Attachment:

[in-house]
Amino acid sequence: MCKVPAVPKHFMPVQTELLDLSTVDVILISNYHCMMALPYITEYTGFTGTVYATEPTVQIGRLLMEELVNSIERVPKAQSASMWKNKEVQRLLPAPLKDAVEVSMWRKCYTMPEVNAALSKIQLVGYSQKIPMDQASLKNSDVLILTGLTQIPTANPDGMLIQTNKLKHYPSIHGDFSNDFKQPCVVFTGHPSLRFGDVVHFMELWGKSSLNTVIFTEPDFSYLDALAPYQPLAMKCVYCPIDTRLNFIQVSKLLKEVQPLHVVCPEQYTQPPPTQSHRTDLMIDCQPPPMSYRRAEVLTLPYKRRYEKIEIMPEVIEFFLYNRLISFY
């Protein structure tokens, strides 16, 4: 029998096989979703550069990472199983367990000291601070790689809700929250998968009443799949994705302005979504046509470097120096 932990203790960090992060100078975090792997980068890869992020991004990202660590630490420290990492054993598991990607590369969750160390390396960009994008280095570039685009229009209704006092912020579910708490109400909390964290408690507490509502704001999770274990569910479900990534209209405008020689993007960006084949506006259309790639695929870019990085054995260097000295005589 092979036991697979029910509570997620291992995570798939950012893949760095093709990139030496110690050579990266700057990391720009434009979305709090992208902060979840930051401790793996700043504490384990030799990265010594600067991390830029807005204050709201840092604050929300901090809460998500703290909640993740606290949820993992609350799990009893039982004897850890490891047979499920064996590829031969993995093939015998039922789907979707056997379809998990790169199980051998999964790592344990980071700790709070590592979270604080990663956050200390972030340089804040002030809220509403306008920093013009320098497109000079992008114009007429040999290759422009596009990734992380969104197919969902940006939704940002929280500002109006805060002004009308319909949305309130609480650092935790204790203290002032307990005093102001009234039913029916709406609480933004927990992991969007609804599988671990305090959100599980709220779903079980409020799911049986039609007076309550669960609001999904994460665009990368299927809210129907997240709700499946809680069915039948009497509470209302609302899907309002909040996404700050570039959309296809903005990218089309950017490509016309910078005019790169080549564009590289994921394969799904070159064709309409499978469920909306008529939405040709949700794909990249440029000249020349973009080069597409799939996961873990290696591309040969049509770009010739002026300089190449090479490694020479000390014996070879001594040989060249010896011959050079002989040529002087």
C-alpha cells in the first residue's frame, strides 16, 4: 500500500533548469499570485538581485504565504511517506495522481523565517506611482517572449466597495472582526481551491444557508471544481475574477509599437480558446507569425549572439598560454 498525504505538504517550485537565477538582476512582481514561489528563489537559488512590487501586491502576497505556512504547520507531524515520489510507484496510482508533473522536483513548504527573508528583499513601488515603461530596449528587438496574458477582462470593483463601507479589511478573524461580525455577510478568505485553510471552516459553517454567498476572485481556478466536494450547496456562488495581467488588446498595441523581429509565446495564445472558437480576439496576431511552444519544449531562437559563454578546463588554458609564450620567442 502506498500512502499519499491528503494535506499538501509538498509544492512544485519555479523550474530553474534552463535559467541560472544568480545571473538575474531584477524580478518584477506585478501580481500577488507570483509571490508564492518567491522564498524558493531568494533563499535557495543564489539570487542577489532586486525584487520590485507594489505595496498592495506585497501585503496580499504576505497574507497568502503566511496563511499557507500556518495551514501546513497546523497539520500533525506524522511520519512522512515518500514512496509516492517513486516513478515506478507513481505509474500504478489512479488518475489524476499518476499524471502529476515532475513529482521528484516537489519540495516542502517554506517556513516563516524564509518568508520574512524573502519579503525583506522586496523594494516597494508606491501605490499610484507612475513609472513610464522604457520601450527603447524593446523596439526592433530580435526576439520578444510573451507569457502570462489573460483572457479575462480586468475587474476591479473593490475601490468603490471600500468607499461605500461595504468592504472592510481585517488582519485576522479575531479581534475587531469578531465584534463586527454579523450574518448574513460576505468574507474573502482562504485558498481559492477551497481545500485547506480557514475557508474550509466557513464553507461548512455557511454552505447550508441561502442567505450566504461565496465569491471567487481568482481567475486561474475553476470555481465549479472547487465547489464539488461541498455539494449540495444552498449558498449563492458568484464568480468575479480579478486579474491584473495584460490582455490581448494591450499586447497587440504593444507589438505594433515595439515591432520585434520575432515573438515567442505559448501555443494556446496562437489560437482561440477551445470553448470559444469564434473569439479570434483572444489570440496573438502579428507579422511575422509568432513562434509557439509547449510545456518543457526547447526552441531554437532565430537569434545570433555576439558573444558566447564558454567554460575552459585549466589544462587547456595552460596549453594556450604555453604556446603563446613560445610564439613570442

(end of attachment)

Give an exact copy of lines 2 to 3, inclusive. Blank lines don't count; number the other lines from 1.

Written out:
Amino acid sequence: MCKVPAVPKHFMPVQTELLDLSTVDVILISNYHCMMALPYITEYTGFTGTVYATEPTVQIGRLLMEELVNSIERVPKAQSASMWKNKEVQRLLPAPLKDAVEVSMWRKCYTMPEVNAALSKIQLVGYSQKIPMDQASLKNSDVLILTGLTQIPTANPDGMLIQTNKLKHYPSIHGDFSNDFKQPCVVFTGHPSLRFGDVVHFMELWGKSSLNTVIFTEPDFSYLDALAPYQPLAMKCVYCPIDTRLNFIQVSKLLKEVQPLHVVCPEQYTQPPPTQSHRTDLMIDCQPPPMSYRRAEVLTLPYKRRYEKIEIMPEVIEFFLYNRLISFY
């Protein structure tokens, strides 16, 4: 029998096989979703550069990472199983367990000291601070790689809700929250998968009443799949994705302005979504046509470097120096 932990203790960090992060100078975090792997980068890869992020991004990202660590630490420290990492054993598991990607590369969750160390390396960009994008280095570039685009229009209704006092912020579910708490109400909390964290408690507490509502704001999770274990569910479900990534209209405008020689993007960006084949506006259309790639695929870019990085054995260097000295005589 092979036991697979029910509570997620291992995570798939950012893949760095093709990139030496110690050579990266700057990391720009434009979305709090992208902060979840930051401790793996700043504490384990030799990265010594600067991390830029807005204050709201840092604050929300901090809460998500703290909640993740606290949820993992609350799990009893039982004897850890490891047979499920064996590829031969993995093939015998039922789907979707056997379809998990790169199980051998999964790592344990980071700790709070590592979270604080990663956050200390972030340089804040002030809220509403306008920093013009320098497109000079992008114009007429040999290759422009596009990734992380969104197919969902940006939704940002929280500002109006805060002004009308319909949305309130609480650092935790204790203290002032307990005093102001009234039913029916709406609480933004927990992991969007609804599988671990305090959100599980709220779903079980409020799911049986039609007076309550669960609001999904994460665009990368299927809210129907997240709700499946809680069915039948009497509470209302609302899907309002909040996404700050570039959309296809903005990218089309950017490509016309910078005019790169080549564009590289994921394969799904070159064709309409499978469920909306008529939405040709949700794909990249440029000249020349973009080069597409799939996961873990290696591309040969049509770009010739002026300089190449090479490694020479000390014996070879001594040989060249010896011959050079002989040529002087």